Jones hit 19 home runs against the Mets at Shea Stadium during his career and three at Citi Field. All told, he hit 49 round-trippers against the Mets when you add those 22 he hit in NYC to the ones he hit against them in Atlanta. He also batted .309 against New York’s National League team and picked up 265 hits against Mets pitching, including 46 doubles. Not to mention the 159 RBI he collected against the Mets.
Simply put, the Braves’ third baseman was known as a Mets killer. He didn’t like playing the villain, however.
“I’m one of those guys who likes to be liked,” he said. “I think the New York Mets were the closest thing to a rivalry that I had when I was here (with the Braves). Both teams were pretty evenly matched in the late ’90s and early 2000s. There was no love lost between the coaches. There was no love lost between the players, and certainly not between the fan bases.”
But Jones looks back fondly on those games against the Mets, especially the ones played in New York.
“I have never had so much fun playing the game of baseball as I did against that team, that organization, and in that city. I knew early in my career, it was probably more of a hate-hate relationship between the two sides, but ultimately, before the end of my career, I really enjoyed my time going to New York and playing in front of that fan base,” Jones said. “It took some growing up on my part to learn how to handle it up there in New York. But once I did, I think people saw the fundamental change I was trying to make and we started getting along. I started wandering out of my hotel room and down the street and interacting with fans.”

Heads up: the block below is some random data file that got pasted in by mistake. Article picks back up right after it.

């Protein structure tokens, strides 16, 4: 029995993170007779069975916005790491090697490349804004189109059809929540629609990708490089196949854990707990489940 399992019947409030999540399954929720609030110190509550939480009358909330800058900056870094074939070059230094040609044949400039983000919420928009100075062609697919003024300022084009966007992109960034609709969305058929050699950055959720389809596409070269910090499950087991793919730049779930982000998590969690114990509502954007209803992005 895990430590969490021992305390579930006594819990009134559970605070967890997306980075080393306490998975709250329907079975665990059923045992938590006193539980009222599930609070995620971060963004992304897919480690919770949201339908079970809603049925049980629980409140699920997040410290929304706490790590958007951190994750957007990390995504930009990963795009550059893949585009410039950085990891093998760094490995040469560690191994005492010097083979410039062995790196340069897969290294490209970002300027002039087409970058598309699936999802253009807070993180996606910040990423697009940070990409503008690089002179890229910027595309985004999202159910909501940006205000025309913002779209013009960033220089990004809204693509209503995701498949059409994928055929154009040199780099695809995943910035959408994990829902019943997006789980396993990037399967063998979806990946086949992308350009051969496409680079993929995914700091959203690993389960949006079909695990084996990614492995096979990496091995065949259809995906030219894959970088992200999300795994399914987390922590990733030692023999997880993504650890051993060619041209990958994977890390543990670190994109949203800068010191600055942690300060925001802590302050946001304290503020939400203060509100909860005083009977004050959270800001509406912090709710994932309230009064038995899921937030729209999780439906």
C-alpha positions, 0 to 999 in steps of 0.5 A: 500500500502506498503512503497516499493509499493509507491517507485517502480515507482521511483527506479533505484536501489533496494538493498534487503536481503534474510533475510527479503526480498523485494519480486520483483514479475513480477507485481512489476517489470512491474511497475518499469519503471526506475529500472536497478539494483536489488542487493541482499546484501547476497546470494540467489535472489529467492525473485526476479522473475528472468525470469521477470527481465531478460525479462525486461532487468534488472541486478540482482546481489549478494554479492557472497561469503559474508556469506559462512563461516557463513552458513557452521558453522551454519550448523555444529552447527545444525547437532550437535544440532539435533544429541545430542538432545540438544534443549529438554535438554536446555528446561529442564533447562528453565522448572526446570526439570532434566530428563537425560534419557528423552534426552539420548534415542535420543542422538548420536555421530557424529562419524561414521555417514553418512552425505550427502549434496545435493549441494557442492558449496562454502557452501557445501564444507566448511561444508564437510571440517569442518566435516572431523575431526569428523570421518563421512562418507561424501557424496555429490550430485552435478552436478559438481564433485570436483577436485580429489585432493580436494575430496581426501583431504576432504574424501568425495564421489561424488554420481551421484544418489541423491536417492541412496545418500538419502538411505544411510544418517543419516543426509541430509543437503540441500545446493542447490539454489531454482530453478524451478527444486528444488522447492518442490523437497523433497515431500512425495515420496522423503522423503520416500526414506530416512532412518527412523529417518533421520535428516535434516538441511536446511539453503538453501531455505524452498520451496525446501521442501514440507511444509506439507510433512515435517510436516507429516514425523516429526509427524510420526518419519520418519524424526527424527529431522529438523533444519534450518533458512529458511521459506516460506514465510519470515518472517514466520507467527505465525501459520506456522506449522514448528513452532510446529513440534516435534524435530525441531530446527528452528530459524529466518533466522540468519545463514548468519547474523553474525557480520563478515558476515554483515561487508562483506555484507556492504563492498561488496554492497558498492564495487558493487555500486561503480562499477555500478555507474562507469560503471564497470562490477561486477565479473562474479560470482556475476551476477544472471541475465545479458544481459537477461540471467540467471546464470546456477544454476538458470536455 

He added, “I really enjoyed playing on that stage. The thing about New York is once you go up there and do something special on that stage, you have the confidence to be able to go elsewhere and do the same thing there.”
And Chipper Jones did.
Lest you think the Mets were the only team happy to see Jones retire in 2012, they weren’t. Jones had a career .331 batting average against the Philadelphia Phillies. The Houston Astros, Colorado Rockies, and San Diego Padres, among several other teams, couldn’t wait for his retirement announcement, either. He was simply relentless against those teams, batting well over .300 against each of them.
Jones was considered one of the great players of his era. In a 19-year career that spanned 1993 to 2012 (he did not play in 1994 due to injury), Jones collected 468 home runs, 2,726 hits, and 1,623 RBI. His career home run total is the third highest of any major league switch hitter in history behind Mantle (536) and Murray (504). Murray has the most career RBI for a switch hitter (1,917); Jones’s 1,623 is second.